The philosophical spirit never quite dies out. For there is always someone, when the received wisdom  concerning the futility of philosophy is proclaimed, who asks the question - how do you know that? How do you know that the great questions cannot be answered? Isn't the dogma that they cannot be answered itself a Great Answer, an arrogant assertion that unjustifiably claims to know that every great thinker throughout history failed? Isn't it possible that someone, somewhere along the way, found at least some answers? How can I dismiss a great philosopher, a Plato, Aristotle, or Aquinas, without ever understanding anything of what he thought?

It's rather the philosopher who is humble, isn't it? For he proclaims himself to be ignorant, but doesn't have the gall to assert that everyone else - including everyone throughout history - must have been ignorant as well. How can one possibly come to this latter conclusion?

The one feeble argument made on its behalf is that philosophers still argue about the same questions they always have, and haven't produced any "results" the way science has, or any definitive answers settled once and for all. This is often thought to be a distinctively modern argument, but of course it was made in Socrates's day against him as well. One might call it the Argument from Disagreement, and it has a peculiar nature.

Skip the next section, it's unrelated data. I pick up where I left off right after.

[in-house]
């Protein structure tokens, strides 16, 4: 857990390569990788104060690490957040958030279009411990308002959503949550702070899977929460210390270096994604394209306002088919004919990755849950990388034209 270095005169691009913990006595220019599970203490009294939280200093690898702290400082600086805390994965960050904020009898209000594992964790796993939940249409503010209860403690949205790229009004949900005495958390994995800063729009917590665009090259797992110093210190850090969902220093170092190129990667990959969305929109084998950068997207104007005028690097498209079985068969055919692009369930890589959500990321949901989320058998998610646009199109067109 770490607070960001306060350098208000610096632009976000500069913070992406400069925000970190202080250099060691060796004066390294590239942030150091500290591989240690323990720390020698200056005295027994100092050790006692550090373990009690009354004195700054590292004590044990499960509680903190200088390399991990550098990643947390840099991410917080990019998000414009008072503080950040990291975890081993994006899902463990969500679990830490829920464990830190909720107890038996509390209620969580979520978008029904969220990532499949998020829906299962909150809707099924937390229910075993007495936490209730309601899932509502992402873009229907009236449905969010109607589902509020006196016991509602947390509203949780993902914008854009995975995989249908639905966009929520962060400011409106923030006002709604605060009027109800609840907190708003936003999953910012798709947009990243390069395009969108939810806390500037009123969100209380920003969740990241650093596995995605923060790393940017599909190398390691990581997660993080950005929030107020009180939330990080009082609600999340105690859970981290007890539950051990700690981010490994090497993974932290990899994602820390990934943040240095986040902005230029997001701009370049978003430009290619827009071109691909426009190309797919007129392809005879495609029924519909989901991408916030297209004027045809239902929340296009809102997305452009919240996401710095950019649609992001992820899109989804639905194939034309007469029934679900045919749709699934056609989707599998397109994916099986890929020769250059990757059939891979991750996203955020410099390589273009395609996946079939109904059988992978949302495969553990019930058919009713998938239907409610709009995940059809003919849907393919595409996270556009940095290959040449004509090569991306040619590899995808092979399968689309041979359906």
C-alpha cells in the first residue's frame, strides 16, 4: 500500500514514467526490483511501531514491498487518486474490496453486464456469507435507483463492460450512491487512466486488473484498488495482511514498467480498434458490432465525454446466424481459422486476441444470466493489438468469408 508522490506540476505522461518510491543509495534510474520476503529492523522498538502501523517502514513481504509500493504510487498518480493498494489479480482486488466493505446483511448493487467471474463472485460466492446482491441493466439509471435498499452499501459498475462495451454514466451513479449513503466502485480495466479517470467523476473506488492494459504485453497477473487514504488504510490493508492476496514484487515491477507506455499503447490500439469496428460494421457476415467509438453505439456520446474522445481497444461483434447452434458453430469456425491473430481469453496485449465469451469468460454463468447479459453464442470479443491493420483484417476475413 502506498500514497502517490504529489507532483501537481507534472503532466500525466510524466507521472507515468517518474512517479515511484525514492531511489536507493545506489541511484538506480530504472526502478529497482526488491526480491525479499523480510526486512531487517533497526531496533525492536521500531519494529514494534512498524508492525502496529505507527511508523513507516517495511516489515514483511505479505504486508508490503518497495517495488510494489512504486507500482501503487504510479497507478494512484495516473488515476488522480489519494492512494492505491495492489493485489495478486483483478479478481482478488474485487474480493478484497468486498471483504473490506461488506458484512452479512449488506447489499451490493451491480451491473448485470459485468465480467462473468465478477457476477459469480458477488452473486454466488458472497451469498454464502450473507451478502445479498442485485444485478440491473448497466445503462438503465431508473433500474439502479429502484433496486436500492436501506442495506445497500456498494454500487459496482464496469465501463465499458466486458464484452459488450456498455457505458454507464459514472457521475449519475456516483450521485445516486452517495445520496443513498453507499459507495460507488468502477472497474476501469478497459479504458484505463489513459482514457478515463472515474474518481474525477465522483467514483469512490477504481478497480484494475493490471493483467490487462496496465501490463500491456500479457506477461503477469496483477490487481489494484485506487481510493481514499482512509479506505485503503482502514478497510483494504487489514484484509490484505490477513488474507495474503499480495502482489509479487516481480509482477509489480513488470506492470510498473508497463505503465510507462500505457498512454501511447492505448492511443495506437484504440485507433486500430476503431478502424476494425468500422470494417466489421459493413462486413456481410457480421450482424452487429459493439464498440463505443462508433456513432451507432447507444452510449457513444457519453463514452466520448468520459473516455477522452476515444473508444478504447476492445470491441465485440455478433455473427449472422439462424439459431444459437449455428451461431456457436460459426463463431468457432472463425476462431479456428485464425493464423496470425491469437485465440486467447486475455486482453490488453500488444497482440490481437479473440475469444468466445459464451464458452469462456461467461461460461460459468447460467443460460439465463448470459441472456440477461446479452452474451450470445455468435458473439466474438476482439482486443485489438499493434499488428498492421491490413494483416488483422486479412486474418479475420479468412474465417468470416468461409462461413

For one thing, it is self-fulfilling. Merely by disagreeing with a philosophical result, for whatever reason good or bad, I create disagreement and therefore evidence against the result. That certain philosophical results are still debated may only mean that some people are incapable of understanding them or be unwilling to accept them. And that incapacity and/or unwillingness surely can't prove itself merely by existing. It's not enough merely to note disagreement; it is necessary to show that any particular disagreement has a reasonable basis, and that means doing the work of actually understanding the arguments.  But then the whole point of the Argument from Disagreement is to dismiss philosophers without having to go through the work of actually understanding them.